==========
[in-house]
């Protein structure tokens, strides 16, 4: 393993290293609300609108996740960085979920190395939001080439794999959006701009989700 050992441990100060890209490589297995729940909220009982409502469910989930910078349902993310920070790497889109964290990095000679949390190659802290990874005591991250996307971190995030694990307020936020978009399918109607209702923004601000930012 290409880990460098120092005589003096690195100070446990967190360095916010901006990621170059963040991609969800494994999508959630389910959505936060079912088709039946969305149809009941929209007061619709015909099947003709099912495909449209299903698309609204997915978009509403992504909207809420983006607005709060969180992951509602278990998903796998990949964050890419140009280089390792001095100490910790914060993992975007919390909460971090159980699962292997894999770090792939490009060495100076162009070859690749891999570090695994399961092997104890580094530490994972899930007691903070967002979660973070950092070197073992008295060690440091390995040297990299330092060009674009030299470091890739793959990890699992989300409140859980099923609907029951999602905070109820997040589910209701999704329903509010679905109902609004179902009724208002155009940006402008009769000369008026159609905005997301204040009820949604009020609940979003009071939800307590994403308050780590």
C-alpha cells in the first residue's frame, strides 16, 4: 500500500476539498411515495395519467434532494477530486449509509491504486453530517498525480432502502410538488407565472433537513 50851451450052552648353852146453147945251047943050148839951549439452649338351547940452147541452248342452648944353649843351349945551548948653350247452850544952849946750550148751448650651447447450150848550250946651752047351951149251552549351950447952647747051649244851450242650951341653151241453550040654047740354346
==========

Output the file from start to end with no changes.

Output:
[in-house]
């Protein structure tokens, strides 16, 4: 393993290293609300609108996740960085979920190395939001080439794999959006701009989700 050992441990100060890209490589297995729940909220009982409502469910989930910078349902993310920070790497889109964290990095000679949390190659802290990874005591991250996307971190995030694990307020936020978009399918109607209702923004601000930012 290409880990460098120092005589003096690195100070446990967190360095916010901006990621170059963040991609969800494994999508959630389910959505936060079912088709039946969305149809009941929209007061619709015909099947003709099912495909449209299903698309609204997915978009509403992504909207809420983006607005709060969180992951509602278990998903796998990949964050890419140009280089390792001095100490910790914060993992975007919390909460971090159980699962292997894999770090792939490009060495100076162009070859690749891999570090695994399961092997104890580094530490994972899930007691903070967002979660973070950092070197073992008295060690440091390995040297990299330092060009674009030299470091890739793959990890699992989300409140859980099923609907029951999602905070109820997040589910209701999704329903509010679905109902609004179902009724208002155009940006402008009769000369008026159609905005997301204040009820949604009020609940979003009071939800307590994403308050780590």
C-alpha cells in the first residue's frame, strides 16, 4: 500500500476539498411515495395519467434532494477530486449509509491504486453530517498525480432502502410538488407565472433537513 50851451450052552648353852146453147945251047943050148839951549439452649338351547940452147541452248342452648944353649843351349945551548948653350247452850544952849946750550148751448650651447447450150848550250946651752047351951149251552549351950447952647747051649244851450242650951341653151241453550040654047740354346